That’s only the beginning. Because Girolamo Savanarola is not who—or what—he thinks he is. He will discover the truth about himself at the most startling possible time. And this will be only the beginning of his many lives.
Available May 28th from Tor Books, Jo Walton’s Lent is a magical re-imagining of the man who remade fifteenth-century Florence—in all its astonishing strangeness.
Hi, and welcome to a new regular monthly feature on all the books I’ve read in the last month. I read a whole bunch of things, and a whole bunch of kinds of things, fiction and non-fiction, genre and non-genre, letters, poetry, a mix.
March was a long end-of-winter month here, enlivened with an exciting trip to Hong Kong for Melon Con. I finished 27 books in March, and here they are.
The Hugo Awards, named after pioneer science-fiction publisher Hugo Gernsback, and voted on by members of the World Science Fiction Society, have been given out since 1953. They are widely considered the most prestigious awards in science fiction.
Between 2010 and 2013, Jo Walton wrote a series of posts for Tor.com, surveying the Hugo finalists and winners from the award’s inception up to the year 2000. Her contention was that each year’s full set of finalists generally tells a meaningful story about the state of science fiction at that time.
Walton’s cheerfully opinionated and vastly well-informed posts provoked valuable conversation among the field’s historians. Now these posts, lightly revised, have been gathered into An Informal History of the Hugos, along with a small selection of the comments posted by SF luminaries such as Rich Horton, Gardner Dozois, and the late David G. Hartwell. We’re pleased to share Walton’s introduction to the collection below. Available August 7th from Tor Books.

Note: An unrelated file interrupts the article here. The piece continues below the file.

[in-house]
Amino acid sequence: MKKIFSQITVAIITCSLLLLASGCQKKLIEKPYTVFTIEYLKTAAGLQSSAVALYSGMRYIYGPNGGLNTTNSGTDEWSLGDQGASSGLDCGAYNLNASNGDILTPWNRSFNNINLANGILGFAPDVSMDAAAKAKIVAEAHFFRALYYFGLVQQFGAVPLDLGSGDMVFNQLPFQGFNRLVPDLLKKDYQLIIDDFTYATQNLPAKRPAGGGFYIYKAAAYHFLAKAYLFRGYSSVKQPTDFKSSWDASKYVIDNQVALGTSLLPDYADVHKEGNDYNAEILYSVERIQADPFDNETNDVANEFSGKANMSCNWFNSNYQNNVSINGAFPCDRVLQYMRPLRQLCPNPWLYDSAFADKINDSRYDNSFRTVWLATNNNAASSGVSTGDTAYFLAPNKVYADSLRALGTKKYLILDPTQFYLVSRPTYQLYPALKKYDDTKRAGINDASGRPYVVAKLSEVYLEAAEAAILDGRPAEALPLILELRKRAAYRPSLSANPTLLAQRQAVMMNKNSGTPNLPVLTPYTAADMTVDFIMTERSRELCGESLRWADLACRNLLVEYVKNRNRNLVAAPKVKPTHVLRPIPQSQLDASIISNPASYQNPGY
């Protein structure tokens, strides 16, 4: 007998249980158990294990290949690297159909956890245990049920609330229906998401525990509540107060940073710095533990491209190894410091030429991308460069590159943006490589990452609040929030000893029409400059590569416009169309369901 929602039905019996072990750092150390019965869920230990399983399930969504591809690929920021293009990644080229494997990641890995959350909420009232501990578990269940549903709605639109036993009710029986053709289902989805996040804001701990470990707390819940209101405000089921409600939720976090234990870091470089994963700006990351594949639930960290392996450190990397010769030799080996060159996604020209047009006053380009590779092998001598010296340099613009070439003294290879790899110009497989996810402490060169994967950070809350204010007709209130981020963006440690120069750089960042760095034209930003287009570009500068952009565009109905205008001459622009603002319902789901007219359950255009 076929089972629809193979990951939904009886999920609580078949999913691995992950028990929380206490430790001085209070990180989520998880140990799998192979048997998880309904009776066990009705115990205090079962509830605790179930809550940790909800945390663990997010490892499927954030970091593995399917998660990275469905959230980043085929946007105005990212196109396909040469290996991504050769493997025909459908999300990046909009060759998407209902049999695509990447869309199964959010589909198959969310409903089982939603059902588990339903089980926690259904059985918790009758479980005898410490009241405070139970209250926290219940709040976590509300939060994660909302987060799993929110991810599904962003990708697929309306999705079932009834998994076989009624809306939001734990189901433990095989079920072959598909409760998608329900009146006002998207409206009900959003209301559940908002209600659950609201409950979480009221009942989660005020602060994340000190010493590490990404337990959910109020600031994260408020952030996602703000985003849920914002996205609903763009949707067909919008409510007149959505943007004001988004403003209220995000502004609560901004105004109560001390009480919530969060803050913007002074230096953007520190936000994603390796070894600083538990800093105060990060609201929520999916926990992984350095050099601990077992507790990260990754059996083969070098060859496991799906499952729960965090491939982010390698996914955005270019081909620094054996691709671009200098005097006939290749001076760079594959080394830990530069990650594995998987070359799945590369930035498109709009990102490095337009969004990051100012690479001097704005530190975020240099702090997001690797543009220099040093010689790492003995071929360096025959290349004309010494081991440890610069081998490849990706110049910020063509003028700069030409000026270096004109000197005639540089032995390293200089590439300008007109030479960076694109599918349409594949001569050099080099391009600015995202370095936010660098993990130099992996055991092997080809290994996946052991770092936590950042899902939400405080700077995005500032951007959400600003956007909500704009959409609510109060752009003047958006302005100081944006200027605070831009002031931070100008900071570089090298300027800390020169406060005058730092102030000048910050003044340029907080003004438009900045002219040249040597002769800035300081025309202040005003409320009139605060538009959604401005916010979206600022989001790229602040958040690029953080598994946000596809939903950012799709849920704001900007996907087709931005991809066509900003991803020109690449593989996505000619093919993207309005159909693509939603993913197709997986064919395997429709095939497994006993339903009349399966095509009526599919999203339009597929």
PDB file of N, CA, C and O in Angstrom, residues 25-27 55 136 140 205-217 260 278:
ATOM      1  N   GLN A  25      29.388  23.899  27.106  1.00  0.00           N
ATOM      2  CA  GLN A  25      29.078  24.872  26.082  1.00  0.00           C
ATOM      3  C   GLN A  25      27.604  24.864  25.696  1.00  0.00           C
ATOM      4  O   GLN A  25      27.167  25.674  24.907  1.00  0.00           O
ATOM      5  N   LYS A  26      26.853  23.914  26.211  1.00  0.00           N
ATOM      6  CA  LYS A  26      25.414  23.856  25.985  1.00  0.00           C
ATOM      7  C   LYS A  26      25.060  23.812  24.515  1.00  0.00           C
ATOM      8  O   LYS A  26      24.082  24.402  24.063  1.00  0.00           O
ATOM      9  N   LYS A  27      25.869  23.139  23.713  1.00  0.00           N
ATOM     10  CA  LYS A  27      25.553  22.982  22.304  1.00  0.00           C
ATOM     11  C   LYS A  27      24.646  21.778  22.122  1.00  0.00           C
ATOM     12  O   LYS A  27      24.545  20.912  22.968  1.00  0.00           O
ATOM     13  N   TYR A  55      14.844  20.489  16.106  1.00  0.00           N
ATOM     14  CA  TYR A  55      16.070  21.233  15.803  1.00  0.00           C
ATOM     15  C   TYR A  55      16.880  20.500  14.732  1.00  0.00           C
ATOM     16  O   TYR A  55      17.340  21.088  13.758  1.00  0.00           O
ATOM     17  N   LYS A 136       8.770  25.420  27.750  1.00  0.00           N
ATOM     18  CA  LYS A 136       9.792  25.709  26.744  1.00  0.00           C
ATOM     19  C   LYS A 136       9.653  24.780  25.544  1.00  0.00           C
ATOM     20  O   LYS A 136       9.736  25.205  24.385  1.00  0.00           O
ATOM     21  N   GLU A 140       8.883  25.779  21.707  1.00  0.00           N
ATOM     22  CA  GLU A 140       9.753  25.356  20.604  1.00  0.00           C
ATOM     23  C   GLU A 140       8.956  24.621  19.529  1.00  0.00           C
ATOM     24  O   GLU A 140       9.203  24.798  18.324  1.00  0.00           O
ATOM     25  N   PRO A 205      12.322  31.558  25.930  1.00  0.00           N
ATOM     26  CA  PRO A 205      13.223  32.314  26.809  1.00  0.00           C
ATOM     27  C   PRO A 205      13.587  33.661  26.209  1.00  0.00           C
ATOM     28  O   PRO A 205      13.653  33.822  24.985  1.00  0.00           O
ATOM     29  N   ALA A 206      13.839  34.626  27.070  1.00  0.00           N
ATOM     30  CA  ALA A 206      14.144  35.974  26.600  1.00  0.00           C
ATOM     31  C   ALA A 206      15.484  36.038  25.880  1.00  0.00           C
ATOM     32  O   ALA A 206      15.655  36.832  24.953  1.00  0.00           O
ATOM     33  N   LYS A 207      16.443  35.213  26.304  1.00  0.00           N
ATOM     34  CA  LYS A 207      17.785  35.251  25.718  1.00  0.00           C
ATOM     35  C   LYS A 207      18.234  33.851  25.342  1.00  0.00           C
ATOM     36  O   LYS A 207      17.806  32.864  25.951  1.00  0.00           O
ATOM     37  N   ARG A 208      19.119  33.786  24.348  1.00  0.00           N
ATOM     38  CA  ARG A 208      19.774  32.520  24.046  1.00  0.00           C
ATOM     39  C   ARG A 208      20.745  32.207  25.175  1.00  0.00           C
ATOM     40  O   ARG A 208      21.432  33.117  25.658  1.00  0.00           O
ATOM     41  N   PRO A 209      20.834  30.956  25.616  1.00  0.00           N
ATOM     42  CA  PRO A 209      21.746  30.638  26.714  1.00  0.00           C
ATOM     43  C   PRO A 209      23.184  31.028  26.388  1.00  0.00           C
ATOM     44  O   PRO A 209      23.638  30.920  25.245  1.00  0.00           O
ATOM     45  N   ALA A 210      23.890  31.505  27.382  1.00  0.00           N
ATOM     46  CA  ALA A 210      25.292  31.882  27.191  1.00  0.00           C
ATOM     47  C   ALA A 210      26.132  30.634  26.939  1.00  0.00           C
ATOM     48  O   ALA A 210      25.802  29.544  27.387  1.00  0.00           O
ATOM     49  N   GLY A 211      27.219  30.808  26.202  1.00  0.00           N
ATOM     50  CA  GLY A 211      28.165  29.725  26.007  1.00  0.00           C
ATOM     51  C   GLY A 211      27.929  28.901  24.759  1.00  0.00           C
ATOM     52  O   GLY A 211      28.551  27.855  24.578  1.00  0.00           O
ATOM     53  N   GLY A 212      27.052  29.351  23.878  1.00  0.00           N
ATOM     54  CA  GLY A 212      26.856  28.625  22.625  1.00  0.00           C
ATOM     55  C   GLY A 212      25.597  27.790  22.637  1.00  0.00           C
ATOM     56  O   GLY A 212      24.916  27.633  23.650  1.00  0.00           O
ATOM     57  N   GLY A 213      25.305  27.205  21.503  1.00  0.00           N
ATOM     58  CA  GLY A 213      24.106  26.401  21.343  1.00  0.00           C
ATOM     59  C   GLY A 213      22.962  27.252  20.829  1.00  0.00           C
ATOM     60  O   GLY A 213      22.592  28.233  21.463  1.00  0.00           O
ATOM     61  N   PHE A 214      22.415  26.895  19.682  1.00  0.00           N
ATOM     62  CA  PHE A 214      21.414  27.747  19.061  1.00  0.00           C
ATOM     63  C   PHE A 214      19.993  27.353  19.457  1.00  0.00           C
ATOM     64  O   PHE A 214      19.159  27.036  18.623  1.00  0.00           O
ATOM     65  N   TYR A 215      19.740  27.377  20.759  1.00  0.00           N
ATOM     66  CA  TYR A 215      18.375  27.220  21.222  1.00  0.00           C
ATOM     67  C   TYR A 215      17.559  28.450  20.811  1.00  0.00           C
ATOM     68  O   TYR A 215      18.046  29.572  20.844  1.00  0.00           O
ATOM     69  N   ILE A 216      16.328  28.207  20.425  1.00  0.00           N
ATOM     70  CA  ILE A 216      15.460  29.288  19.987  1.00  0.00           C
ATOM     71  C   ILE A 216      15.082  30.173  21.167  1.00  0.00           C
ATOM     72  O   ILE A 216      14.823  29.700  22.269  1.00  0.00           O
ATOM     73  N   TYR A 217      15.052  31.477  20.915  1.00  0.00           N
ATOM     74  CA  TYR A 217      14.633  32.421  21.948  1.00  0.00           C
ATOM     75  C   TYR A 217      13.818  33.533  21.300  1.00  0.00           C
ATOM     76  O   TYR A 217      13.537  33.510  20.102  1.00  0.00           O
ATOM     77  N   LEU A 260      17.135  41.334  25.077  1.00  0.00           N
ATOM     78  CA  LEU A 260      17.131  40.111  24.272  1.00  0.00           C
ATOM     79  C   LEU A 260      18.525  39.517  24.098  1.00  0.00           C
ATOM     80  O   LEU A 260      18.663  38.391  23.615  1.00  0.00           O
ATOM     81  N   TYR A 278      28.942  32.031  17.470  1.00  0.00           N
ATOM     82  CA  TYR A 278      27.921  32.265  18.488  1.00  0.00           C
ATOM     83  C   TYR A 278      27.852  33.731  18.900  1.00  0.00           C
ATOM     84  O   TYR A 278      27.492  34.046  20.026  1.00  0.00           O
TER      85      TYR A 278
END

I read Ada Palmer’s Too Like the Lightning four times before it was even published.
It’s quite a common experience when you’re a teenager to read a book that blows you away, that causes the top of your head to come off and your brain to rearrange itself and be a better more interesting brain thereafter. I’ve talked about this a lot, both in posts here and also fictionally in Among Others, it’s one of the fundamental experiences of the SF reading kid. It’s a much less common experience when you’re grown up. I read books now and I think “Oh I like this! This is a really great example of that thing”. I may get immersed in a book and hyperventilate but I won’t finish a book and think “Wait, who am I? Why is the world like this? Do I even have a head?” This did that to me, it gave me that experience of reading SF when SF was new to me, the feeling that I am a different and better person because I read this, and not only that but a better and more ambitious writer.